[11] It should be emphasised that the plaintiffs do not assert that the 1968 Act is invalid by reason of its bringing to an end the operation in Australia of the Imperial system without the provision of just terms. To do so successfully would be to leave them with such rights in respect of the pre?1969 recordings as they had under the 1911 Act and the 1912 Act, and without any copyrights subsisting under the 1968 Act. Rather, the plaintiffs seek to attack the validity of the attachment to their rights under the 1968 Act of one aspect of the compulsory licensing system for sound recordings. For the reasons which follow, that attack must fail.

Heydon J to similar effect at [63]:

In short, the 1968 Act did not preserve the second to sixth plaintiffs’ rights under the 1911 Act and the 1912 Act. It abolished those rights. It substituted for them distinct and fresh rights – some more advantageous to those plaintiffs, some less. Thus ss 109 and 152 did not cause any property to be acquired. Property may have been extinguished by other provisions, but the plaintiffs’ case was not concerned with them.

After considering the application of s 51(xxxi) of the Constitution to statutory intellectual property rights generally, Crennan and Kiefel JJ reached the same conclusion at [129], pointing out at [130] that the record companies could not accept s 220 of the Copyright Act as valid and at the same time contend that ss 109 and 152 were invalid.

[129] When ss 8, 31, 85, 89(1), 207 and 220(1) of the 1968 Act are read together, it is clear that the copyright of the relevant plaintiffs under the 1911 Act, which included the exclusive right to perform the record in public, is not continued under the 1968 Act; rather it is replaced. Whilst it is true that, as the plaintiffs submit, certain records in which copyright subsisted under the 1911 Act are brought within the scheme of the 1968 Act, that is achieved by the re enactment, in substance, of qualifying provisions in the 1911 Act in, and for the purposes of, the 1968 Act. The effect is that the plaintiffs’ entitlement to sue for infringements under s 101 of the 1968 Act in respect of sound recordings in which copyright subsists pursuant to s 89(1) is an entitlement to sue in respect of infringements of the copyright in sound recordings contained in s 85, which replaces the copyright in records under s 19(1) of the 1911 Act. Inasmuch as ss 109 and 152 operate to qualify a record manufacturer’s exclusive rights by providing an exception to infringement, it is the exclusive rights under s 85 which are affected, not the exclusive rights under the 1911 Act (which have been replaced).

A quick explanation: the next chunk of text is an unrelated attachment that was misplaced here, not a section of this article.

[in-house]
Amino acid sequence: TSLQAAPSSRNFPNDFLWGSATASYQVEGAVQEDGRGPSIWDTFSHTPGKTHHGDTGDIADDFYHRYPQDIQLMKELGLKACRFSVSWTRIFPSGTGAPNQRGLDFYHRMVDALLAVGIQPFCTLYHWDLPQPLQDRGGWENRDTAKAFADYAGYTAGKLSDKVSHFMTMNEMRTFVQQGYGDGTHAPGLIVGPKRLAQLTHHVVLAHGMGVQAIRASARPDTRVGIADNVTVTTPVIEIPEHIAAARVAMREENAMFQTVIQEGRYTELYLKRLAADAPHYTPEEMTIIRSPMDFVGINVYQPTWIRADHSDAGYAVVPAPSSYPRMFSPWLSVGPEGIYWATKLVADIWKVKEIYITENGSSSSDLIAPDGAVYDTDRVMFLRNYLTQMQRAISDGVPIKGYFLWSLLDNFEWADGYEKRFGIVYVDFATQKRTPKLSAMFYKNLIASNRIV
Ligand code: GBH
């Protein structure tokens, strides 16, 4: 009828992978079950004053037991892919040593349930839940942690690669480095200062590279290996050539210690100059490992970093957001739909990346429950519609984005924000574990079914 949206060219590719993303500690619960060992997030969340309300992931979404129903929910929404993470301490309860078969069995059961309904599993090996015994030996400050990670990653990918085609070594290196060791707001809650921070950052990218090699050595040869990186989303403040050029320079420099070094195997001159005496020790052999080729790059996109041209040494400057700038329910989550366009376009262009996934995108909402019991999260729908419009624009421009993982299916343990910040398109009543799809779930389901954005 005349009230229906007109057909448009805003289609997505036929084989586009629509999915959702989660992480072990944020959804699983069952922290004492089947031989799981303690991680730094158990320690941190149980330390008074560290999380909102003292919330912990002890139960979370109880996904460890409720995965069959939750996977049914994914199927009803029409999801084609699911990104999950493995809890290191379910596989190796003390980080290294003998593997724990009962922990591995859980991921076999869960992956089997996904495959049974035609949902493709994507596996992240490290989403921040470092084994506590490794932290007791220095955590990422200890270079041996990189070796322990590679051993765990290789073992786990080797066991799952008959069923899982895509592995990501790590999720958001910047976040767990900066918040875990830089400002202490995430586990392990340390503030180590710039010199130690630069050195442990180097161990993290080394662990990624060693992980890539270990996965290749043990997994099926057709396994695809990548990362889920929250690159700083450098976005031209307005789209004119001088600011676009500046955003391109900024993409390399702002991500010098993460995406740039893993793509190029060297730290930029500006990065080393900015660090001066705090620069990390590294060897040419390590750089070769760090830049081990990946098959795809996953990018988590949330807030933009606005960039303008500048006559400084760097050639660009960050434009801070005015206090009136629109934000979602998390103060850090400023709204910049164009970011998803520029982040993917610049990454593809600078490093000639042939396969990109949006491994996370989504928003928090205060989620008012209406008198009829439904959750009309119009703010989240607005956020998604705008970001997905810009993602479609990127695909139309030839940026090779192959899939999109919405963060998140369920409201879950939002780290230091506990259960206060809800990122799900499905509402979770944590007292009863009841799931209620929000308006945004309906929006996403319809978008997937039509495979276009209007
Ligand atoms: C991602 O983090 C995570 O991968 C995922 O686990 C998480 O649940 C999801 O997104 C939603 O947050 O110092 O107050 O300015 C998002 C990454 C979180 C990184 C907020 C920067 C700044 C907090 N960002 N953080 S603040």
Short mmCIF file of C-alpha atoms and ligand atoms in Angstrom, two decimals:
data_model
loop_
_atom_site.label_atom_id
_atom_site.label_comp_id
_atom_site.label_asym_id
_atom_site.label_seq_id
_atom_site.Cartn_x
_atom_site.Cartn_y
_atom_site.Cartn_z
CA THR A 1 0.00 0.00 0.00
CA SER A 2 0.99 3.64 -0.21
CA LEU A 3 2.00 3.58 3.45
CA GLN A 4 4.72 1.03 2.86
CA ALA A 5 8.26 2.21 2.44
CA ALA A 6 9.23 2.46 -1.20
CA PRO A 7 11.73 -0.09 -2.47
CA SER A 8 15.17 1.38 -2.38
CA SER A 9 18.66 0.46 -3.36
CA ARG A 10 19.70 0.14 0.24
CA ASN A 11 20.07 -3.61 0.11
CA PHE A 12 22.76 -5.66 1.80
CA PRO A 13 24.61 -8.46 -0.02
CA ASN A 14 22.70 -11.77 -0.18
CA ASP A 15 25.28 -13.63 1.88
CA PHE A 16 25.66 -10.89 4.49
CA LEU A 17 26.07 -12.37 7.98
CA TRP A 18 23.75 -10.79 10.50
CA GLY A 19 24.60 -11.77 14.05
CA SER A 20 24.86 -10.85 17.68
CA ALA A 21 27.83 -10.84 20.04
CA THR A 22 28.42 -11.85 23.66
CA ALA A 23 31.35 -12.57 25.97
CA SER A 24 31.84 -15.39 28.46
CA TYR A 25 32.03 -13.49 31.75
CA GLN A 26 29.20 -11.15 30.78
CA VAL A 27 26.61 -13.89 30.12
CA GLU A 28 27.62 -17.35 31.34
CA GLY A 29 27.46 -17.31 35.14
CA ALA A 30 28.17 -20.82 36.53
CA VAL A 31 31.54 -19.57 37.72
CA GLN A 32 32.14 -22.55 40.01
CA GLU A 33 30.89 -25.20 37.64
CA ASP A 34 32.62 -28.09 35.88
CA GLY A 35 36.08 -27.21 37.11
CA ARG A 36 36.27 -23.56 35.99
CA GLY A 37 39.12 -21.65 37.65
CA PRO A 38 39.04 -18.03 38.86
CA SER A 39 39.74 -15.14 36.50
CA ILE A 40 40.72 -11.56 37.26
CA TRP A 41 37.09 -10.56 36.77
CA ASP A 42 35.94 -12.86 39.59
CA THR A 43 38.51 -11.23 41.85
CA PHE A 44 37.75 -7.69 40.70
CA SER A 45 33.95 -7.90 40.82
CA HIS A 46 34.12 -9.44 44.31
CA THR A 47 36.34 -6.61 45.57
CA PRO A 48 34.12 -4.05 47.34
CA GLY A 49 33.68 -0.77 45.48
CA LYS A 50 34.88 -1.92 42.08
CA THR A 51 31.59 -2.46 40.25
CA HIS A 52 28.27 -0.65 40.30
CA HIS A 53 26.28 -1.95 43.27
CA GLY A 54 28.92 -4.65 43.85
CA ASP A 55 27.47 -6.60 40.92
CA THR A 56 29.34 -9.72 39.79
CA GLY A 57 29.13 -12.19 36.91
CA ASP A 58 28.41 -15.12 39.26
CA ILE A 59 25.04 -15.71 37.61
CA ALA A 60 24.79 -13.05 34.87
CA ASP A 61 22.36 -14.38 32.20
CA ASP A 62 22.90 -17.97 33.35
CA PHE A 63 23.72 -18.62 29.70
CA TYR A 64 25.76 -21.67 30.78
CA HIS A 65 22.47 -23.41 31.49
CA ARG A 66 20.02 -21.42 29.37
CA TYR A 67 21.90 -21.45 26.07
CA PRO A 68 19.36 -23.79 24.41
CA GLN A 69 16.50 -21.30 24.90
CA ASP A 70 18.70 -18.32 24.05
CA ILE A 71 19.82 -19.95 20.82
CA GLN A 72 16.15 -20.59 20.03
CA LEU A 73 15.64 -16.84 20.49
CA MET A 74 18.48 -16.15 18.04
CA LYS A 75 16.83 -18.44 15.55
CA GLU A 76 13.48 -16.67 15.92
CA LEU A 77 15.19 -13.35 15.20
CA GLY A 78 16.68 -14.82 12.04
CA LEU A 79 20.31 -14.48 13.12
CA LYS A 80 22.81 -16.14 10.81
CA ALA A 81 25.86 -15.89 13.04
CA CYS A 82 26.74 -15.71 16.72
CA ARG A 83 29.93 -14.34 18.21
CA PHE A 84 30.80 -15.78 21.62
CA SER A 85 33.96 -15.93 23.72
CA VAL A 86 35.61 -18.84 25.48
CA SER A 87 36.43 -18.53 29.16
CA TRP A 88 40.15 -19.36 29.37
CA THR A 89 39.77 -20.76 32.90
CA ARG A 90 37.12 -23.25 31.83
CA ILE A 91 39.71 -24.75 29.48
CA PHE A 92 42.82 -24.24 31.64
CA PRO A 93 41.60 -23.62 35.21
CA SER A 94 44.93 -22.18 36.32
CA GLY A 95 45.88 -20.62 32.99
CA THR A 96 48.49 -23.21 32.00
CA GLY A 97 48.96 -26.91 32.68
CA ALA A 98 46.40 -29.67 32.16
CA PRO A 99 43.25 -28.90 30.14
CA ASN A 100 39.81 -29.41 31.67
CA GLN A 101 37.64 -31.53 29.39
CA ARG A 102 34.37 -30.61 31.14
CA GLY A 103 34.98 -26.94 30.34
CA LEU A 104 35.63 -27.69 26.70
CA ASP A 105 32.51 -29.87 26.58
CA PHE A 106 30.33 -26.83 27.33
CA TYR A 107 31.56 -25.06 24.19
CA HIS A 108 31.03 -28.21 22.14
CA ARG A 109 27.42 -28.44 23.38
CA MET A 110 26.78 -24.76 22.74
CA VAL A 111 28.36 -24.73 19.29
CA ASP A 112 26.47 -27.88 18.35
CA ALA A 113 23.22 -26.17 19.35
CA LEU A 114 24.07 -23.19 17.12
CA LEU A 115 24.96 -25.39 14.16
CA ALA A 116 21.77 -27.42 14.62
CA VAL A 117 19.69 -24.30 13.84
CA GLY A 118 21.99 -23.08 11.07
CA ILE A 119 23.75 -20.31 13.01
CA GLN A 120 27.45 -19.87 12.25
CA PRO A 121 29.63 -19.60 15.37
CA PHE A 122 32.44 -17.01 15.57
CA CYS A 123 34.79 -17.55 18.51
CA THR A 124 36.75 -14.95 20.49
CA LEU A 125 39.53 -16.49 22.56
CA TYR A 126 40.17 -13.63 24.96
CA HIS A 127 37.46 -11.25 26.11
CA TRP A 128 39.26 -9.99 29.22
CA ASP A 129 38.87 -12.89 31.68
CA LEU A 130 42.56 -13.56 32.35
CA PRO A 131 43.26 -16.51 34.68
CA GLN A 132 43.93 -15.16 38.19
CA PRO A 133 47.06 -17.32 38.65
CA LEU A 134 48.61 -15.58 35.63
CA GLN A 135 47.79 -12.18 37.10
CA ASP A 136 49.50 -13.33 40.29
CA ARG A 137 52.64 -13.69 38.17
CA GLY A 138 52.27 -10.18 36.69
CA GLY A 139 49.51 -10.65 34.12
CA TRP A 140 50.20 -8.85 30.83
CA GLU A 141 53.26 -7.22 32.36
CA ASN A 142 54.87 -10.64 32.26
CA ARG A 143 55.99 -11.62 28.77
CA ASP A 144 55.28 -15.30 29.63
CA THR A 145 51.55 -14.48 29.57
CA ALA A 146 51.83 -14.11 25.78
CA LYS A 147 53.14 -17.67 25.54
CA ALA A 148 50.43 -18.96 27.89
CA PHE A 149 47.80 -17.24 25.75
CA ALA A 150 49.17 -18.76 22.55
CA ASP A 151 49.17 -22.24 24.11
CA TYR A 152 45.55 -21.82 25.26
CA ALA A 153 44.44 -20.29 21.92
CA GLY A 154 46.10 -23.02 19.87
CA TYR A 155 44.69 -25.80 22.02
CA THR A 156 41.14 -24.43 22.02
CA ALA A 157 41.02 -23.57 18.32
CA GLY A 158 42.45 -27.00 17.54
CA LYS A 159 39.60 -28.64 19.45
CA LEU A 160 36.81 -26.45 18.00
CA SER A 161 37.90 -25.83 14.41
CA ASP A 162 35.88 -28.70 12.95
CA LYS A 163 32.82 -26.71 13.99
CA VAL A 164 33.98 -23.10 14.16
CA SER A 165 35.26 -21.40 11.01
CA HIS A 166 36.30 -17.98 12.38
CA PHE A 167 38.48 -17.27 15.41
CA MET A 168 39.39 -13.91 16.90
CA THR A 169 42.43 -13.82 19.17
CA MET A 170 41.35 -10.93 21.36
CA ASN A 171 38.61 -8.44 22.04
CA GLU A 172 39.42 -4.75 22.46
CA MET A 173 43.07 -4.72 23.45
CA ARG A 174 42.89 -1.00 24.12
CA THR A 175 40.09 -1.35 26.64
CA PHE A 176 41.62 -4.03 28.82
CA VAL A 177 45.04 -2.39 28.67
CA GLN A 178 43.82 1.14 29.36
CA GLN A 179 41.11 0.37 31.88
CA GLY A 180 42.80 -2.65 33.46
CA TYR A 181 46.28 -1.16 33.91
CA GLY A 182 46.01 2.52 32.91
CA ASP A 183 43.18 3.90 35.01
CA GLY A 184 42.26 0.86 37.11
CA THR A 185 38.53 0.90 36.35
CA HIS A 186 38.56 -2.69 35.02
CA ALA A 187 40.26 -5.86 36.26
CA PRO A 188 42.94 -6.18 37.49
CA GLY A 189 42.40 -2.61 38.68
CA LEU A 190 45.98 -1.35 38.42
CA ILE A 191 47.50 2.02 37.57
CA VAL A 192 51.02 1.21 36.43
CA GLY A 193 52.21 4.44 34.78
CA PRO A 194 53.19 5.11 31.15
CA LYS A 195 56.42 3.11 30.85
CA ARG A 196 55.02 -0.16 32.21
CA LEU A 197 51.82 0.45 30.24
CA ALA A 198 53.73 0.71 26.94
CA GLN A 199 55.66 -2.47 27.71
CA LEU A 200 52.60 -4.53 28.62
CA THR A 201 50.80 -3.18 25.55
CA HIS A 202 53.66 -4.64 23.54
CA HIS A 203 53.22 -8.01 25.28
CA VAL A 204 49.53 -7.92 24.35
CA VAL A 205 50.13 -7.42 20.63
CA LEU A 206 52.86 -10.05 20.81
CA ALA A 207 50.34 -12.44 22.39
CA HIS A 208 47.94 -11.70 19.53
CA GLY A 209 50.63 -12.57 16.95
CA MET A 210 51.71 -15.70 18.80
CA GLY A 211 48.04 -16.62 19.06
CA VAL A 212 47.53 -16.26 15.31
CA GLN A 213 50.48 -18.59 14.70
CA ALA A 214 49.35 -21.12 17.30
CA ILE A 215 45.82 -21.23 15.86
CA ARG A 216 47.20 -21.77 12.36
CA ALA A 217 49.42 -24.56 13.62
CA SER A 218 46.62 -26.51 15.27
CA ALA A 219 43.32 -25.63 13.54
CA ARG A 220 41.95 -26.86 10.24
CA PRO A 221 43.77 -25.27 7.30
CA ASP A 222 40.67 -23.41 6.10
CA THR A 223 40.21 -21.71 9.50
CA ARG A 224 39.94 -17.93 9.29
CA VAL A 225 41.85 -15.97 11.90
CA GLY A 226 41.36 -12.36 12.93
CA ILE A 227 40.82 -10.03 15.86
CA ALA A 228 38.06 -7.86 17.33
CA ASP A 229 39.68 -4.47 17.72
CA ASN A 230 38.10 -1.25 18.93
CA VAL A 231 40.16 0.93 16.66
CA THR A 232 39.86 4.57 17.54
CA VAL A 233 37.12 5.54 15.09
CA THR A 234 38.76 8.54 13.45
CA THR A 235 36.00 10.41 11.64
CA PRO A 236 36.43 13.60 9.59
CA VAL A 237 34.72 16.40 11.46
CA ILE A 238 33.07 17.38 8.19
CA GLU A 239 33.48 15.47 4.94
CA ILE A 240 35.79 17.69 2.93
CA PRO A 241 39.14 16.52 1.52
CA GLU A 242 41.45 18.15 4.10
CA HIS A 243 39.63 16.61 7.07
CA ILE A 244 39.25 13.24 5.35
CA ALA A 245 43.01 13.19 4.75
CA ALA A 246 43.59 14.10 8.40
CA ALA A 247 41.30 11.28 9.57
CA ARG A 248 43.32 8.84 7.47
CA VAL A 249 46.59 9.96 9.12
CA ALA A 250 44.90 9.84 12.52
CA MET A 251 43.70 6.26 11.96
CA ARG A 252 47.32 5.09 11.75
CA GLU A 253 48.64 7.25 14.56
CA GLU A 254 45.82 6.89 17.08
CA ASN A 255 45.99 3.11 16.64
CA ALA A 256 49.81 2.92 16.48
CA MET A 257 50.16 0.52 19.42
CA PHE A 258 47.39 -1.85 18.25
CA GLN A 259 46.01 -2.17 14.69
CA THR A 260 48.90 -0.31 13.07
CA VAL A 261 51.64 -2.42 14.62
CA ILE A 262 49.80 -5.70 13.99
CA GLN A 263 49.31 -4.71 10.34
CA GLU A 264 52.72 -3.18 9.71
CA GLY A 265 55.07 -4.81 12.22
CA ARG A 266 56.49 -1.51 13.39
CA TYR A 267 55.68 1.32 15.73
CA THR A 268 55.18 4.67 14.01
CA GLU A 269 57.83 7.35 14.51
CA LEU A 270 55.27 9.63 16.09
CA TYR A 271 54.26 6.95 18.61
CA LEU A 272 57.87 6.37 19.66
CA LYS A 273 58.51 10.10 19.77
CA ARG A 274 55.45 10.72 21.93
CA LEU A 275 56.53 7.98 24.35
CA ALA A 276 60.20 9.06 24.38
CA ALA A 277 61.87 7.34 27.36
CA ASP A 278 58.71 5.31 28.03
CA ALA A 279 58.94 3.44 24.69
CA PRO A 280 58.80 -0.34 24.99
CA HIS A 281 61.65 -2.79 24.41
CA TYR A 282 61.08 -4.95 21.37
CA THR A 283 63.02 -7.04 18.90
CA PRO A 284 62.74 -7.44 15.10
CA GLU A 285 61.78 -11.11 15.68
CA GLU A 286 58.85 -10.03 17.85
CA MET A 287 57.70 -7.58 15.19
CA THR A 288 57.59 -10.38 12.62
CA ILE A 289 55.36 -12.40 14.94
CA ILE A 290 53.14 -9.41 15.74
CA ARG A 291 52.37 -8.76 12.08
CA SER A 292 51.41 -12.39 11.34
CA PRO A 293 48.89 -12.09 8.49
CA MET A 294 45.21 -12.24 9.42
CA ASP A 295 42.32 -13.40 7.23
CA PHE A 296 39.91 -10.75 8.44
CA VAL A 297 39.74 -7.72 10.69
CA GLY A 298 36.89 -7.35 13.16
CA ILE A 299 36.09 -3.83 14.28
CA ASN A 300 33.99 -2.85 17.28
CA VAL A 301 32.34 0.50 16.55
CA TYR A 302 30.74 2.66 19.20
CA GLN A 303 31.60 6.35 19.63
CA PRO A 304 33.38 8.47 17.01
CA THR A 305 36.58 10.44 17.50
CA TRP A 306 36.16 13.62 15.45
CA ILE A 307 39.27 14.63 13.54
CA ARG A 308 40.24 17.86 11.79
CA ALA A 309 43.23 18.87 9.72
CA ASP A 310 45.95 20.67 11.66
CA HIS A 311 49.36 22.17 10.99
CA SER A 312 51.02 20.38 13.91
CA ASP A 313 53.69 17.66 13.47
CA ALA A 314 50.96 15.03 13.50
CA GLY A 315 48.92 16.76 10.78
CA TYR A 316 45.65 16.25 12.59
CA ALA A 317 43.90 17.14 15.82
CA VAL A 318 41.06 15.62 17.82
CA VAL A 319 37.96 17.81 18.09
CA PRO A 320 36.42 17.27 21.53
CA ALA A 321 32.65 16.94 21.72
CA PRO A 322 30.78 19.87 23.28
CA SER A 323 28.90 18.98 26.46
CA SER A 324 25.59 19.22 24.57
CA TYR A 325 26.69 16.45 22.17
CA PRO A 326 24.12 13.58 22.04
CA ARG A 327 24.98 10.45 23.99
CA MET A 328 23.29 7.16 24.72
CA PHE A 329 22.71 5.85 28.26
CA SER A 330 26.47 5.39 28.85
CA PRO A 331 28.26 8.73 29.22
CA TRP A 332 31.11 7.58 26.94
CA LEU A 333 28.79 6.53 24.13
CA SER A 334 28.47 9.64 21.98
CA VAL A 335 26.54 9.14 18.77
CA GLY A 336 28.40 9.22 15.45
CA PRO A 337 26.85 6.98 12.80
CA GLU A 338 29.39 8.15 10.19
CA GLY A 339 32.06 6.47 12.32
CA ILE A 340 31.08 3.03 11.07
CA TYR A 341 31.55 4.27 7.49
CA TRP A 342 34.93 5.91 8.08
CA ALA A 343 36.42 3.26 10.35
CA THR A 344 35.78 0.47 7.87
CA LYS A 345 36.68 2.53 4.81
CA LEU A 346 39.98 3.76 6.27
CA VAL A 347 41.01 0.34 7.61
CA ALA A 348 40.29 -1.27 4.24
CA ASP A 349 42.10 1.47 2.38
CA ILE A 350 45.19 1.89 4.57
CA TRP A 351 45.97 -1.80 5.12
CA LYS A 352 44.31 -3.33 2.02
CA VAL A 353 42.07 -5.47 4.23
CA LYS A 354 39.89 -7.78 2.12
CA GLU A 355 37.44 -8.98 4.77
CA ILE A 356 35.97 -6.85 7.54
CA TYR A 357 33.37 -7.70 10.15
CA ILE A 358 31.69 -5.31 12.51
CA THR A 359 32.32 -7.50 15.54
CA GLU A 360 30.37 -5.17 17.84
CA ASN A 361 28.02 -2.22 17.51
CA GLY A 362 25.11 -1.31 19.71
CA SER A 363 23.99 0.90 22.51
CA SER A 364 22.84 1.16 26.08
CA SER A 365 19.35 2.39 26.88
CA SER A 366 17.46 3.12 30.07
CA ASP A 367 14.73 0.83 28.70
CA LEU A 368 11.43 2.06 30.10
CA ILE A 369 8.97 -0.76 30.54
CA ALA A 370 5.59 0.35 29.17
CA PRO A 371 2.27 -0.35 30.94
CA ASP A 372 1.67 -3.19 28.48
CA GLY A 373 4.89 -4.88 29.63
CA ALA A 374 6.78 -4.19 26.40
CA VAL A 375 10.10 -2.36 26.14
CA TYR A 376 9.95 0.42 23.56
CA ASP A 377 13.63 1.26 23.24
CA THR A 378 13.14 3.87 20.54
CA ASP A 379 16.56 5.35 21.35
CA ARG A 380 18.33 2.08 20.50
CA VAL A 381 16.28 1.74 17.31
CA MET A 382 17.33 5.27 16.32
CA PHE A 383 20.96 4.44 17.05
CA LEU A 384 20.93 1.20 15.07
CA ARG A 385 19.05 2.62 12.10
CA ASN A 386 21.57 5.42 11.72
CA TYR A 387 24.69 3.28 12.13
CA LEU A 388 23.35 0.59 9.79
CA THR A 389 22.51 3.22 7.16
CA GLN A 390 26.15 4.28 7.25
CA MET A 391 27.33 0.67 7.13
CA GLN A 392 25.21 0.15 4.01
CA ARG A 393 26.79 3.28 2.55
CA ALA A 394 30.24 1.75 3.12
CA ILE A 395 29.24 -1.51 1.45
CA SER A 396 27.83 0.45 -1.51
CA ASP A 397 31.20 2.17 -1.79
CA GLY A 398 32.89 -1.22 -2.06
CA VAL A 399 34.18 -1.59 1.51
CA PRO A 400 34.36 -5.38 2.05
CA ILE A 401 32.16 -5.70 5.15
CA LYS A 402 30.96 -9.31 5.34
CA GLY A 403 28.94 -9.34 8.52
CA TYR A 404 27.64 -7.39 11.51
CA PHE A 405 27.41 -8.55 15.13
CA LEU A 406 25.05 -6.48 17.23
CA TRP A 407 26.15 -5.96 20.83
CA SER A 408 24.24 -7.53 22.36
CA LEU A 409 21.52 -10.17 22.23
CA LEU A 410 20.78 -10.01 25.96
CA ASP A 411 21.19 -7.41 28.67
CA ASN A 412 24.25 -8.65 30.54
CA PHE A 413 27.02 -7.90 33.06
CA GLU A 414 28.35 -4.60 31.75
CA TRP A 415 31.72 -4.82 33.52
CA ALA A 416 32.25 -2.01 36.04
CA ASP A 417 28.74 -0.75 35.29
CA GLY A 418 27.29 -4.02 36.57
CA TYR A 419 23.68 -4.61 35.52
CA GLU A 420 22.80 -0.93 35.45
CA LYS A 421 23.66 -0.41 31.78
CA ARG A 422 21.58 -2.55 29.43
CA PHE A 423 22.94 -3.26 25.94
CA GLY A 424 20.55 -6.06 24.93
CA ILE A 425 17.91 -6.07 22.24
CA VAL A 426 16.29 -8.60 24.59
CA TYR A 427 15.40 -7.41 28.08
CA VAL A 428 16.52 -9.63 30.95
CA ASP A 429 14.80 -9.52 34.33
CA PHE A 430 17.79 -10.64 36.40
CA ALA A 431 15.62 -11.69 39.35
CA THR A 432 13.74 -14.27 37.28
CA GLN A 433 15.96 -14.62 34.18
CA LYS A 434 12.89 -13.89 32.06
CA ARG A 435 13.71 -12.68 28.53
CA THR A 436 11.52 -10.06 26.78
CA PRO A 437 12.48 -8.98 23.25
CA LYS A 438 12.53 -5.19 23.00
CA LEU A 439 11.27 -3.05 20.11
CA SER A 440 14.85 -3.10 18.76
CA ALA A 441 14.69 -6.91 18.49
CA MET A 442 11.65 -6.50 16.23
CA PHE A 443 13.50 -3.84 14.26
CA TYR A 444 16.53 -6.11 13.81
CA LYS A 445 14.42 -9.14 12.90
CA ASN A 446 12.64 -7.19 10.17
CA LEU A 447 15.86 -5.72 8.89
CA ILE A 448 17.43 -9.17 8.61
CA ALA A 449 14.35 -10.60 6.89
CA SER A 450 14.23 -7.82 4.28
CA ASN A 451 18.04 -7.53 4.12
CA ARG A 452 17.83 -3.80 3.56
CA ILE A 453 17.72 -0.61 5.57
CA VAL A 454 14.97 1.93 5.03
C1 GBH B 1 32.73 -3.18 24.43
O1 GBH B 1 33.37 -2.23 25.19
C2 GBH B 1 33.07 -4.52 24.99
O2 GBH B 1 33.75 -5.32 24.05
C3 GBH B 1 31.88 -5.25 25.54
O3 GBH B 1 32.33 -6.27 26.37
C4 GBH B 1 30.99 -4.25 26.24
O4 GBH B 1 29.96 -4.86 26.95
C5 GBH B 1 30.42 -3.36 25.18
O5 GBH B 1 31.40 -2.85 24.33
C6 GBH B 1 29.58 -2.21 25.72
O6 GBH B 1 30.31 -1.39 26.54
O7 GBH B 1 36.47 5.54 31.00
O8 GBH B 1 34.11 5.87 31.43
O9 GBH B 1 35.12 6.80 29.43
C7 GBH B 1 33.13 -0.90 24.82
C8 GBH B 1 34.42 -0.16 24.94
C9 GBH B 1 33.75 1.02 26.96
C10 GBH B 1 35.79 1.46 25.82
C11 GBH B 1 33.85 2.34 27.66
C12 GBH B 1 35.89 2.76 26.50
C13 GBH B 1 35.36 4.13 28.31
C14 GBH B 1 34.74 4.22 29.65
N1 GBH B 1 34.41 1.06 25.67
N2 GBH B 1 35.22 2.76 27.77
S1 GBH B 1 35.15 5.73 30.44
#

[130] Whilst the plaintiffs mount no attack on the validity of provisions of the 1968 Act which effect the replacement of the relevant plaintiffs’ copyright under the 1911 Act with a copyright under the 1968 Act, their attack on the validity of ss 109 and 152, which depends on the continuing subsistence of copyright under s 19(1) of the 1911 Act, is untenable. If the plaintiffs were to attack the validity of the provisions of the 1968 Act which effect the replacement of copyright under s 19(1) of the 1911 Act with a differently constituted copyright under s 85 of the 1968 Act, they would risk being left not only with the awkwardly expressed copyright under s 19(1) of the 1911 Act in respect of records, but also with a copyright, the term of which was limited to 50, rather than 70, years.

Now the High Court have reminded themselves of all these matters, they will be primed for the tobacco companies challenge to the validity of the Tobacco Plain Packaging Act 2011, the hearings for which start in April.

Phonographic Performance Company of Australia Limited v Commonwealth of Australia [2012] HCA 8

Copyright Agenda

The Attorney General opened the Copyright Futures conference in Canberra yesterday.

As part of his speech he mentioned that last week he held a roundtable forum with ‘about 30 of the key representative groups’.

Wonder what that was about? According to the Attorney-General, some of the emerging themes were:

  • whether the Government would benefit from an independent source of advice in addition to my Department, especially for technology and competition issues 
  • access to justice considerations for individual creators and also the effectiveness of the Copyright Tribunal
  • addressing piracy in the online environment
  • the roles and responsibilities of declared collecting societies
  • whether there should be new rights for visual artists, indigenous creators  and audio-visual performers
  • the relationship between copyright and contract law, and
  • whether there should be new exceptions to allow greater access to copyright materials.

Then, he identified the Government’s agenda:

These include the issues of resale royalty legislation for visual artists and the review of restrictions on the parallel importation of books. 

I am also evaluating proposals on the use of internet material by educational institutions, the role of Internet Service Providers in relation to online infringements, and appropriate enforcement of intellectual property crimes.

There is also the push for Governments to consider how to enhance access to and re-use Government information.

(Of course, in the best traditions, the printed speech is followed by a copyright warning notice.)

The speech is online here.